“OUCH!” yelled my brother, who promptly fell back on his rear end.  He shook his foot, trying to throw off the burning paper.  I kept on stomping.

Stomp! “OUCH!” Stomp! “OUCH!” Stomp! “OUCH!”

“Stop hurting my foot!”  “Stop moving your foot!”

Finally, the paper came loose.  My brother and I stomped out the remainder of the flame.  As we calmed down, out of breath, we heard an angry voice behind us.

“What the hell is going on?!”  My father scared the bejeezus out of us, moreso than the fire.  “Um, we were using the magnifying glass-”  “And the paper caught fire-”  “And we tried to put it out-” “And it stuck-”  “And my foot hurts-”  We blurted out like a couple of scared kids, which is what we were actually.

“You mean you were starting fires… with this?”  He grabbed the magnifying glass from us.  “And you tried to stomp it out, when the whole time you could have used that!”  He pointed angrily at the coiled up garden hose, not five feet from us.

My brother and I, in unison, replied, “Uhhhh…”

My father yelled a little more about not playing with fire, and getting hurt and all that, and sent us to our rooms, both of us feeling rather stupid.

I never forgot that lesson – use a hose on a fire when one is nearby, and take the magnifying glass farther away from home.

Of Daughters, Writing, And Blogging

You may have noticed in some of my previous posts that I am a father to three beautiful, intelligent, wonderful daughters who never cease to amaze me and make me proud.  Well, recently, the two older girls came to me with a request that has me bursting with pride.

The Proposal

“Daddy,” they said, “we were talking about it, and we want to start a blog.  We’ll write the articles ourselves – they’ll be about fashion and book reviews and that sort of stuff.”

Pleasantly surprised, I said, “Wow, that’s great!  But, you know, you have to be careful not to say anything about yourselves specifically.  You need to keep your identity from random crazy people.”

“We know – we already talked about that.  We’re going to come up with fake names and write stuff like, ‘Hi this is Blah, and I was thinking….'”

Wow.  They already figured out that they were going to use pseudonyms, and how to use them.  “But we need your help to start it, because we don’t know how to set up a blog, or where to go to do it.”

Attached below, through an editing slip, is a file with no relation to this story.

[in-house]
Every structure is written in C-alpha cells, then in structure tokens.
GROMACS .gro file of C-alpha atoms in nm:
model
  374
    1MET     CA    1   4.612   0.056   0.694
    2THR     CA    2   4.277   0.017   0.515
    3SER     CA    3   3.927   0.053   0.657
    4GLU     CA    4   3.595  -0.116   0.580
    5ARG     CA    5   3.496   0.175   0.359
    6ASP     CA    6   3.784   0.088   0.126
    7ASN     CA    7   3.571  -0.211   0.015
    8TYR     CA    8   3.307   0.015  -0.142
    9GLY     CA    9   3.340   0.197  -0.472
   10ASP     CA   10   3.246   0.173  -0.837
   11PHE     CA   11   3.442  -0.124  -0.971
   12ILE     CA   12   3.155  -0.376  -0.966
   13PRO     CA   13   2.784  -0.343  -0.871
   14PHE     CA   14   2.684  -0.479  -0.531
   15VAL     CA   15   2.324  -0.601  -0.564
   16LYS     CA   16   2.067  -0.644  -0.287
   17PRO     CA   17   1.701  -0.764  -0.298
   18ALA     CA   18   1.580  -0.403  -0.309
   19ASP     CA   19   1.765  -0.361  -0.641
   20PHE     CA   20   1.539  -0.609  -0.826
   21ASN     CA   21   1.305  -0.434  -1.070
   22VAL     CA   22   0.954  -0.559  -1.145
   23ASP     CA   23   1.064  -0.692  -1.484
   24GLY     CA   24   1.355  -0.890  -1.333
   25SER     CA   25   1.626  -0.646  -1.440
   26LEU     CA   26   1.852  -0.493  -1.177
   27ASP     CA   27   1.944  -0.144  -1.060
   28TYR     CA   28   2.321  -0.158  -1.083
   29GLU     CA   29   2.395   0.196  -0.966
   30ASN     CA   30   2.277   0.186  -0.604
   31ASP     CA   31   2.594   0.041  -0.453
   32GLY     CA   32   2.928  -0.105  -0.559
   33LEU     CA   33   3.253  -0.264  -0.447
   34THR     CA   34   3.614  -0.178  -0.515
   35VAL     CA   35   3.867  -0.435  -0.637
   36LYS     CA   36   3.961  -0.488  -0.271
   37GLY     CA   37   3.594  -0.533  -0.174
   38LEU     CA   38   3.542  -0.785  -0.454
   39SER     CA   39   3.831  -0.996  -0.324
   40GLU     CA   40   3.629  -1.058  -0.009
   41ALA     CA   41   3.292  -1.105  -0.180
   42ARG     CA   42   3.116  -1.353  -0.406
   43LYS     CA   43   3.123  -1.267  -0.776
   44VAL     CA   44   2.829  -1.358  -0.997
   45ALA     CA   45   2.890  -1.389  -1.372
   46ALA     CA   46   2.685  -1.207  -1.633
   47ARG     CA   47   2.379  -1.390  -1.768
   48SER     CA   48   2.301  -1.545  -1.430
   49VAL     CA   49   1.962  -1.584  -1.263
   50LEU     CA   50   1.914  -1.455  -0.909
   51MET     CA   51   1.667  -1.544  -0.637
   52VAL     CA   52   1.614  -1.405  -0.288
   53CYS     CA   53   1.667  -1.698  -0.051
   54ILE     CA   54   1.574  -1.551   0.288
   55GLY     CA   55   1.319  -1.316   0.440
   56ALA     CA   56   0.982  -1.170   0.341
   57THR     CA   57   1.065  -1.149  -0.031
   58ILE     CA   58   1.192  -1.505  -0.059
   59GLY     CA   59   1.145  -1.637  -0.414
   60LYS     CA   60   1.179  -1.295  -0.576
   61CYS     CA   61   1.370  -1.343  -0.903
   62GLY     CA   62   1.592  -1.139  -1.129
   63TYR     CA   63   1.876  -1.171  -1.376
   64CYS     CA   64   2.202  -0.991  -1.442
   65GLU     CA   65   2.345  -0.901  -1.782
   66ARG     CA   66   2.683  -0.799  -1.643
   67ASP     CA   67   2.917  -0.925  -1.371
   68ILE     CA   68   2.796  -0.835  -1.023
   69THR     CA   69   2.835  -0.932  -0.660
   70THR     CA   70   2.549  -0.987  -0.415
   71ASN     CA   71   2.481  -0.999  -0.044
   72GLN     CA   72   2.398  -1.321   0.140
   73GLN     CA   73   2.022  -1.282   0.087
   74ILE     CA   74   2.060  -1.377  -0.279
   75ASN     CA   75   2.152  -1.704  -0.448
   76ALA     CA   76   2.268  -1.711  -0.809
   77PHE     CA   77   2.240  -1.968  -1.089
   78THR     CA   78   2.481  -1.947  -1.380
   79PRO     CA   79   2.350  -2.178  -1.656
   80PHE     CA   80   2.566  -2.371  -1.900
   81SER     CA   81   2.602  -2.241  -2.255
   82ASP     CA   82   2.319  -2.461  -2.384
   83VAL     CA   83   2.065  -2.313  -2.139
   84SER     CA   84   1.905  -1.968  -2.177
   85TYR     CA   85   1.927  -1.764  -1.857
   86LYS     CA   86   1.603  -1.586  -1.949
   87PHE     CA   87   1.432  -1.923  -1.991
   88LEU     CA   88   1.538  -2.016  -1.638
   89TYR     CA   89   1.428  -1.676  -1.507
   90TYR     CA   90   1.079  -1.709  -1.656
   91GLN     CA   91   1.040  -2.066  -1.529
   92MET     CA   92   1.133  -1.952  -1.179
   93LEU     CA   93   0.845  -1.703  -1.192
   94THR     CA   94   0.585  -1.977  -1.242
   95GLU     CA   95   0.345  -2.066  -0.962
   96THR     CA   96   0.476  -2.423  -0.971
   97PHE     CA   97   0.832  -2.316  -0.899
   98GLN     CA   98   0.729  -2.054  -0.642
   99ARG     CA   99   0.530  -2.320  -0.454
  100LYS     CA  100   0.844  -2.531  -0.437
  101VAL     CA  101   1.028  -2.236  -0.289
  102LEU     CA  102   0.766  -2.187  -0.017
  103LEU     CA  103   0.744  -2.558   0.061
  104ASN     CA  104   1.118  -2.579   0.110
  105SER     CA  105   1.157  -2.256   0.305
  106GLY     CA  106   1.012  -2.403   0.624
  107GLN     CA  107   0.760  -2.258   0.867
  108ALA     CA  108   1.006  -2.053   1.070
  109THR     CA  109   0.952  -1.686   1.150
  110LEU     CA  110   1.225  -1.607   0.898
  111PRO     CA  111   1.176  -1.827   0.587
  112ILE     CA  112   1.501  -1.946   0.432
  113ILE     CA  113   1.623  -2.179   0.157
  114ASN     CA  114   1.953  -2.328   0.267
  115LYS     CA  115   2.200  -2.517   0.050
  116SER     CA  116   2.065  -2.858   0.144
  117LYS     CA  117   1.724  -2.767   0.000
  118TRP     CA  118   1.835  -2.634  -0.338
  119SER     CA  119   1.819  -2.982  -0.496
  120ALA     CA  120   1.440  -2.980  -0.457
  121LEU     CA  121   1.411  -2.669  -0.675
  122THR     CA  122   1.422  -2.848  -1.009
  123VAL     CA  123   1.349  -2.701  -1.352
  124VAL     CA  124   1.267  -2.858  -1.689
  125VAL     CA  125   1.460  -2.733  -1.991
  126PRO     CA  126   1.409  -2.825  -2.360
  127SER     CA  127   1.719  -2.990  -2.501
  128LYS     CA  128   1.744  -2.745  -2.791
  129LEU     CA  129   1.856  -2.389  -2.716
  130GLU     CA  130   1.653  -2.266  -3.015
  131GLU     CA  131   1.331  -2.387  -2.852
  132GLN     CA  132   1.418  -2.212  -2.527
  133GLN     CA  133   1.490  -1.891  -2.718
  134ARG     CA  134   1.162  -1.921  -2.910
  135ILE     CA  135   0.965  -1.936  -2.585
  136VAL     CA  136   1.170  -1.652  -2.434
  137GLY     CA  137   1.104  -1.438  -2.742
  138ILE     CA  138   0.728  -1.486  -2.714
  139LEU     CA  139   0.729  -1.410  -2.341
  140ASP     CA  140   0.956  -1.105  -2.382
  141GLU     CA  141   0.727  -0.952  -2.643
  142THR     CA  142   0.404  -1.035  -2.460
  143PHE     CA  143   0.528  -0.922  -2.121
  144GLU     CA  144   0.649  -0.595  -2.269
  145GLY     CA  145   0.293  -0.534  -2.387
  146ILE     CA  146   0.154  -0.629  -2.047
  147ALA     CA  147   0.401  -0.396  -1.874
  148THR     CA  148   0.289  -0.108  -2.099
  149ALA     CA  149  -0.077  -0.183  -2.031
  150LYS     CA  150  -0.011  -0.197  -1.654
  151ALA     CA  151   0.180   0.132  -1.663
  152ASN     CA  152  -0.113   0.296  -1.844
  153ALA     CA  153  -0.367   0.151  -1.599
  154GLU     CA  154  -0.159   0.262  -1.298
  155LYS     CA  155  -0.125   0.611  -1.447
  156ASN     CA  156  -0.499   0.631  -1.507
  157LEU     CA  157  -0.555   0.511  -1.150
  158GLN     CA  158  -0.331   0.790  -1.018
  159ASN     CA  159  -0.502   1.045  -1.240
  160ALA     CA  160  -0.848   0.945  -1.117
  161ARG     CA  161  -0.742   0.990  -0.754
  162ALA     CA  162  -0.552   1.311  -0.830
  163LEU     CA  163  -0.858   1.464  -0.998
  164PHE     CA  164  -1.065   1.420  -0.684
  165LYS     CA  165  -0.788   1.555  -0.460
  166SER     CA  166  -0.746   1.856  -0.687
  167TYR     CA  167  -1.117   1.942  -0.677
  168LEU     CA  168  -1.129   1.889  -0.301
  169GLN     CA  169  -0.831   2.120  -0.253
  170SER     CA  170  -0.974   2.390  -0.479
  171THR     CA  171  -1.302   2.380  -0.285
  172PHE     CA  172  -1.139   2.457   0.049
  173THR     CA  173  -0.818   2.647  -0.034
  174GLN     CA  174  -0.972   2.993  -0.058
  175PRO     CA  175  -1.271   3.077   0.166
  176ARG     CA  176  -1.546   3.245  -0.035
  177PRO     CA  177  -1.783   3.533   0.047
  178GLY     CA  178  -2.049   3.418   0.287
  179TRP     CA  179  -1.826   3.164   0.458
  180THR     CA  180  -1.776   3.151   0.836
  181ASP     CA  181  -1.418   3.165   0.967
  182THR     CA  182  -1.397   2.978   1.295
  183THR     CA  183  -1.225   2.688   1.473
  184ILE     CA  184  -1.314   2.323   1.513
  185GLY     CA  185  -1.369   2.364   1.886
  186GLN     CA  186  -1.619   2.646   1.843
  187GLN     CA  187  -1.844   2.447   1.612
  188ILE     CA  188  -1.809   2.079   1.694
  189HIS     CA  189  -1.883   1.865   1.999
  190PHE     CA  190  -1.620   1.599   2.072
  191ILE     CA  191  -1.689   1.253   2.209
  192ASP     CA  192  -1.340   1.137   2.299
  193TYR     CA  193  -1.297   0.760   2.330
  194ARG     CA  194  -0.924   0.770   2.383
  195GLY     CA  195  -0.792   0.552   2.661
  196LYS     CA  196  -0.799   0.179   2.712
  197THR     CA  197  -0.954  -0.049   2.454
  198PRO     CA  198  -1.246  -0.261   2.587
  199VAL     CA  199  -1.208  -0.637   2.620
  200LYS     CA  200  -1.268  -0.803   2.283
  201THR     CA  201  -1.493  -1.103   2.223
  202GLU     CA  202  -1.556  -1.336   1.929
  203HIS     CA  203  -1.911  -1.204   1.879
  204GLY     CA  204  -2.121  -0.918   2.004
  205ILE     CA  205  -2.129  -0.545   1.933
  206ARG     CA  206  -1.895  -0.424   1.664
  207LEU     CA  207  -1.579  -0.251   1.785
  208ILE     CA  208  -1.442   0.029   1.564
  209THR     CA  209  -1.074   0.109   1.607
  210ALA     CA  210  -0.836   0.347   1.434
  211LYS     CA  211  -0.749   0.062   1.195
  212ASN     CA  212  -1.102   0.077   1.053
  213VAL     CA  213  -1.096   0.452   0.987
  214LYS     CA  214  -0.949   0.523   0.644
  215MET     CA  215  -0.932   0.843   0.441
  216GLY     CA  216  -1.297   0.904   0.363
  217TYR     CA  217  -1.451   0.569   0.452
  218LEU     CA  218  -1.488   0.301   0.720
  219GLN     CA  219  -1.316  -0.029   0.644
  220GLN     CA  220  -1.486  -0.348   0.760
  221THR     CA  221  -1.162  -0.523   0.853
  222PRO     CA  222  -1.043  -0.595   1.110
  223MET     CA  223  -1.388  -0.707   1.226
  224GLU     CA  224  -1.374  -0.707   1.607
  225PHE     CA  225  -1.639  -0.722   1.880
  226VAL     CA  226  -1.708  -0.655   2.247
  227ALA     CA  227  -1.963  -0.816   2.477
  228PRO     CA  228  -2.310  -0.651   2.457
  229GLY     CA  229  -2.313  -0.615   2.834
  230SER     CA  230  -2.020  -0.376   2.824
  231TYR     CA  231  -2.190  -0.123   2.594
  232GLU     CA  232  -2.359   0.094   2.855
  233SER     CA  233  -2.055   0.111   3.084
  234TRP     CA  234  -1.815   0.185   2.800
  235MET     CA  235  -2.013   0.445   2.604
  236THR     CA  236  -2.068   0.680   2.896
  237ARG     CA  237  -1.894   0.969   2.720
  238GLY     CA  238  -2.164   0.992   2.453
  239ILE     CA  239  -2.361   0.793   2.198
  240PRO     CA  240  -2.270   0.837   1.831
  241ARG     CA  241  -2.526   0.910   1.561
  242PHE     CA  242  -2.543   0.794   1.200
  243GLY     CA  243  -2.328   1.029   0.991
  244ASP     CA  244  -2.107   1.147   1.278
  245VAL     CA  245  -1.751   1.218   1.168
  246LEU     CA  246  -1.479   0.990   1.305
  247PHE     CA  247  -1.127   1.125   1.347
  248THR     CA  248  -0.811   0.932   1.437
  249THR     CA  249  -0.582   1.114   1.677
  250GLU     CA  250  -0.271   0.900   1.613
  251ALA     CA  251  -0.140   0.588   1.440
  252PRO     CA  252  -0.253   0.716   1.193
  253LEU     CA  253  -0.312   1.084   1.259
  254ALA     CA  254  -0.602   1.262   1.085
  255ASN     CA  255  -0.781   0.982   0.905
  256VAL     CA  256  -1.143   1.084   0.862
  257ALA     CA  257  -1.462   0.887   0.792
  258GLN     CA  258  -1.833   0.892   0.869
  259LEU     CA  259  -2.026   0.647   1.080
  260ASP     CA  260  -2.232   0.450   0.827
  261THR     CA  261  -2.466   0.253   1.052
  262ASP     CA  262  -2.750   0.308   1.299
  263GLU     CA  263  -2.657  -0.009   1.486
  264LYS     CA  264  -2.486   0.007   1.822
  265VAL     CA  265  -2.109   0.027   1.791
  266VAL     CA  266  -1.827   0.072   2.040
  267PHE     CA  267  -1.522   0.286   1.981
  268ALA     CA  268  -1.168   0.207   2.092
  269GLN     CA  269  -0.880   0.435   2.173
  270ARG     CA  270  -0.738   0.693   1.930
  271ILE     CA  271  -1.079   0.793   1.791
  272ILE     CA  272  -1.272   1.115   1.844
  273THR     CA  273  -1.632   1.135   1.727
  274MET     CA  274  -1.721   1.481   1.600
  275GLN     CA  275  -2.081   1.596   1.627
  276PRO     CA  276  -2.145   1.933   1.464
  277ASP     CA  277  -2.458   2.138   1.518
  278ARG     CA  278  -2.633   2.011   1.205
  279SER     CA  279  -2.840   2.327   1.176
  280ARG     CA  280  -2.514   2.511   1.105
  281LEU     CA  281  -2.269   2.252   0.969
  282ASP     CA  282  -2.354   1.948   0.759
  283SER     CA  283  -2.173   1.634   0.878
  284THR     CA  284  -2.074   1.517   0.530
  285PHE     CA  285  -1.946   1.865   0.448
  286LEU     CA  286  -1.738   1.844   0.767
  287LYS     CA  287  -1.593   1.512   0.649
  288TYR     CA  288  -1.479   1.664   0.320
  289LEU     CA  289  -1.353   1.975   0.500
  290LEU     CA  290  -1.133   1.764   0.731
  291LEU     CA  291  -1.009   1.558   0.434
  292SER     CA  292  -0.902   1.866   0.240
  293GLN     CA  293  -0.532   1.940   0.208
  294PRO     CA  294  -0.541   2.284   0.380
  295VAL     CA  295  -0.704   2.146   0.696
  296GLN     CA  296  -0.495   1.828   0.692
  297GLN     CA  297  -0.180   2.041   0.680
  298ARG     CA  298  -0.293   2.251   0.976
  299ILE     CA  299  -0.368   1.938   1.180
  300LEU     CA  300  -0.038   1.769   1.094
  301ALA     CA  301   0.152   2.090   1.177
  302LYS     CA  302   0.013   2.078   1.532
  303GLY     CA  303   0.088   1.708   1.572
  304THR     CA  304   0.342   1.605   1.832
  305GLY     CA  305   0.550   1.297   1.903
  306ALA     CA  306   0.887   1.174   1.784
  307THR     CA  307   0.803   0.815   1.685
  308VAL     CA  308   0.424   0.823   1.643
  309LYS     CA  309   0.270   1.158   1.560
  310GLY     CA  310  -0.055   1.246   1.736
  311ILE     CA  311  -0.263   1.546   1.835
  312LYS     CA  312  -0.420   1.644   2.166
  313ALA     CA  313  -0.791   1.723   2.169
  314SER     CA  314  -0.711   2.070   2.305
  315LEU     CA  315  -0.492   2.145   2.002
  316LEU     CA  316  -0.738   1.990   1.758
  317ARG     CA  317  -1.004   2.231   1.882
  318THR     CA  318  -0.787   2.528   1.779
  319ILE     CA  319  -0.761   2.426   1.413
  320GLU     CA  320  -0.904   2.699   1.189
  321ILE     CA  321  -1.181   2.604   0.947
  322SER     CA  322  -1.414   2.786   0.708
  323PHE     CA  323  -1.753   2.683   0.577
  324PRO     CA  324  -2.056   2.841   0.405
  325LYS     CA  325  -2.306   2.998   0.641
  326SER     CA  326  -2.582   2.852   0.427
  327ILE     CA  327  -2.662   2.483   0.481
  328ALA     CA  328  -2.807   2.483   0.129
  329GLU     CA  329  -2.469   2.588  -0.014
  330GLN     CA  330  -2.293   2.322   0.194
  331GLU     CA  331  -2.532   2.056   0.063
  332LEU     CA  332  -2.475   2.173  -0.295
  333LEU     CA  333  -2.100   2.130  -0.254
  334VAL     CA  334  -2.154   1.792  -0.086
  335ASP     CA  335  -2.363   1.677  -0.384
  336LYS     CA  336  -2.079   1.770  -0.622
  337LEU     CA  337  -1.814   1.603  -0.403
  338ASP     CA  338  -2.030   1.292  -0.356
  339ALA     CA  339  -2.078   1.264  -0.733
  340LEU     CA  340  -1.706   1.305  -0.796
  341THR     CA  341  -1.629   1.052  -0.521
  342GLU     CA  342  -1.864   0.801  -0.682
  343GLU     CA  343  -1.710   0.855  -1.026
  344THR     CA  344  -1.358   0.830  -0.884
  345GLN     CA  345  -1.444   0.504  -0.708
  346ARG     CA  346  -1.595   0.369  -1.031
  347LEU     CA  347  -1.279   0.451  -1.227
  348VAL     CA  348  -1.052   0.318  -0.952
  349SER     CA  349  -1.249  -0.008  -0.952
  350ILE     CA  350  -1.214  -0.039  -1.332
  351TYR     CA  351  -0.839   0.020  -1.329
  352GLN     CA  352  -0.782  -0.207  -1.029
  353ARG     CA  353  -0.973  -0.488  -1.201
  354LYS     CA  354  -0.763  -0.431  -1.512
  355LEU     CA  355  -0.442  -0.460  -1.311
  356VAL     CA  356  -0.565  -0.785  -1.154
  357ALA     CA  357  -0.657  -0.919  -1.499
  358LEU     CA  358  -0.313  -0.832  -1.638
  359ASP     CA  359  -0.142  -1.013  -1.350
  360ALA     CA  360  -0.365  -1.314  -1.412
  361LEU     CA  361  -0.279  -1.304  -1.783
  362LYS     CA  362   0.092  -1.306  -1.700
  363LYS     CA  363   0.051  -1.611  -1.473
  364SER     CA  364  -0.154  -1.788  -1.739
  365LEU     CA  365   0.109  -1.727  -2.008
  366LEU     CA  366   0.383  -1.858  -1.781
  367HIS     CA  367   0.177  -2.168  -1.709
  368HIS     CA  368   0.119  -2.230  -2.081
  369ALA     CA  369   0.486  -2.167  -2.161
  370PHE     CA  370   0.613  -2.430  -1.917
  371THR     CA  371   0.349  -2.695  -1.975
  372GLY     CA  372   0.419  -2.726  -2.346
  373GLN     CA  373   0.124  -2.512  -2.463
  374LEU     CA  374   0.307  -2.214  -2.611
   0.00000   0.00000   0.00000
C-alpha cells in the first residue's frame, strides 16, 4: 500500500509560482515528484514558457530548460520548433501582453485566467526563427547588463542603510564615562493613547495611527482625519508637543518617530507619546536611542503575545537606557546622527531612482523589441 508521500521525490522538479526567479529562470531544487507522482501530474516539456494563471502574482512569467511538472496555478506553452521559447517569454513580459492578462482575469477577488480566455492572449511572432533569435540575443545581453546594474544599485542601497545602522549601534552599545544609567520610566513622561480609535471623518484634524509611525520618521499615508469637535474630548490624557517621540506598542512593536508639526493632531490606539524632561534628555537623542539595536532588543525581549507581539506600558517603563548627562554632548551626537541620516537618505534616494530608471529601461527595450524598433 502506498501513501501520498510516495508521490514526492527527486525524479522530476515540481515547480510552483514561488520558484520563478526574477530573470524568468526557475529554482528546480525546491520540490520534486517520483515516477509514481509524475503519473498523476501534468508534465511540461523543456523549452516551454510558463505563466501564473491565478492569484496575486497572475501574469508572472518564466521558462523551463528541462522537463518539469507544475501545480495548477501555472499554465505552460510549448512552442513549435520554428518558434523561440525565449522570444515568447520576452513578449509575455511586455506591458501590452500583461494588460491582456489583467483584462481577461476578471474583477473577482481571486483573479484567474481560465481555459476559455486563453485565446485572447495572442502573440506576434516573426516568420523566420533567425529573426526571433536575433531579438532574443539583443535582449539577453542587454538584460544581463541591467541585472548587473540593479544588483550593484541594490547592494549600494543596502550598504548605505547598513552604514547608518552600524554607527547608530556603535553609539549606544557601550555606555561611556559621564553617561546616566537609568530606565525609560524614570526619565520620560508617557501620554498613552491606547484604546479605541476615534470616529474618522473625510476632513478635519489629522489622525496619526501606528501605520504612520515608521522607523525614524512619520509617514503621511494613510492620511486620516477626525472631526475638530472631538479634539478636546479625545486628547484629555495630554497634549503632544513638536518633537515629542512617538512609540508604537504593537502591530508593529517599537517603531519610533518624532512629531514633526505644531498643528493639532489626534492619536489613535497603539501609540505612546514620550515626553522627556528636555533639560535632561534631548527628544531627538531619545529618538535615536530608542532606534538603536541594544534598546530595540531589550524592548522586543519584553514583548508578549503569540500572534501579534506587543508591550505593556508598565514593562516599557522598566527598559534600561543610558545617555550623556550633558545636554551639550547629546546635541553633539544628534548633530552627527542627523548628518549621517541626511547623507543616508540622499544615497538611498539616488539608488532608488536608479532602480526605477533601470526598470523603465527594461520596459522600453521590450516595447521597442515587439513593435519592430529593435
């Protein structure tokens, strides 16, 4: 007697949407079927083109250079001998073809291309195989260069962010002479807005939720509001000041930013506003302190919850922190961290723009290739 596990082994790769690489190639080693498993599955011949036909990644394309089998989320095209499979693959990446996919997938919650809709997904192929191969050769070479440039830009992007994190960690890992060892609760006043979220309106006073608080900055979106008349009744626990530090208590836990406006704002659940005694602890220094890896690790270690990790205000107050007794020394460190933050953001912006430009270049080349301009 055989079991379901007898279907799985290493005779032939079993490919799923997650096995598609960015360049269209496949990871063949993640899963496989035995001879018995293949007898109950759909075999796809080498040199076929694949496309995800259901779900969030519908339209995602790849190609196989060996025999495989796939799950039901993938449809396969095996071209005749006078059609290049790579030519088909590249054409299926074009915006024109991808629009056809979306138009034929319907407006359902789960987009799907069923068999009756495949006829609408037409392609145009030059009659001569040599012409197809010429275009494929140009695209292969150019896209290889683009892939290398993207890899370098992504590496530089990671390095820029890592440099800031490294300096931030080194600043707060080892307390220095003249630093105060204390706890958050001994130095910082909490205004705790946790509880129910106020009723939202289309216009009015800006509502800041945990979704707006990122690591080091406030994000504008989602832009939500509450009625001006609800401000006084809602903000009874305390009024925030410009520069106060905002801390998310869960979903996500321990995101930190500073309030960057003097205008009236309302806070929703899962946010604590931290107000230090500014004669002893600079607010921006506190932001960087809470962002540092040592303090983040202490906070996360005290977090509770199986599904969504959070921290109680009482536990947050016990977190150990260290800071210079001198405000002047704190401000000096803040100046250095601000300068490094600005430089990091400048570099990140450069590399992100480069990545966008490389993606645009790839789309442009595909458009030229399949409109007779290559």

“OK,” I answered, “I’ll talk to Mommy about it, and if we think it’s OK, we’ll go ahead with it.”

“YAY!”

The Deliberation

Blogging is relatively new to me, at least as far as my own experience is concerned.  I have two blogs, both less than a year old, and a far cry from anything close to even semi-known.  But, like most bloggers I presume, I write because I want and like to write.  Of course, it wasn’t too long ago, in college even, that I hated writing.  Even a few simple paragraphs were enough to have me pulling my hair out in frustration.  I do not want my daughters to feel that way, and this is one way to foster a love of writing in them at the early ages of nine and eleven.

But, I am concerned about their safety.  The last thing I want is for them to be in the spotlight personally.  The pseudonyms can be there, but that’s their purpose.  If we allow this blog idea to happen, I will take every last precaution to keep them safe.

Another concern of mine, and you may not know this, is that people on the Internet can be not nice, even downright mean!  I swear – it’s true!  Now, I do plan to mitigate this by turning on comment moderation and filter the comments myself.  Also, I plan to set up anonymous e-mail for contact, and be the only one to read that, at least at first.  But, I admit, the mean people don’t concern me as much as the crazy people.  I plan to explain this to them, and use it to teach them how to handle criticism.  This is a lesson they should learn earlier in life rather than later.

The Decision

So, what’s the result?  Well, I’ll be honest – my wife and I haven’t quite decided yet.  Like I said, I want to nurture in them that love of writing, because I know it is a skill that will serve them well in life.  I also want them to learn to live with criticism, and to use to to improve themselves.  But I don’t want to expose them to any dangers, either.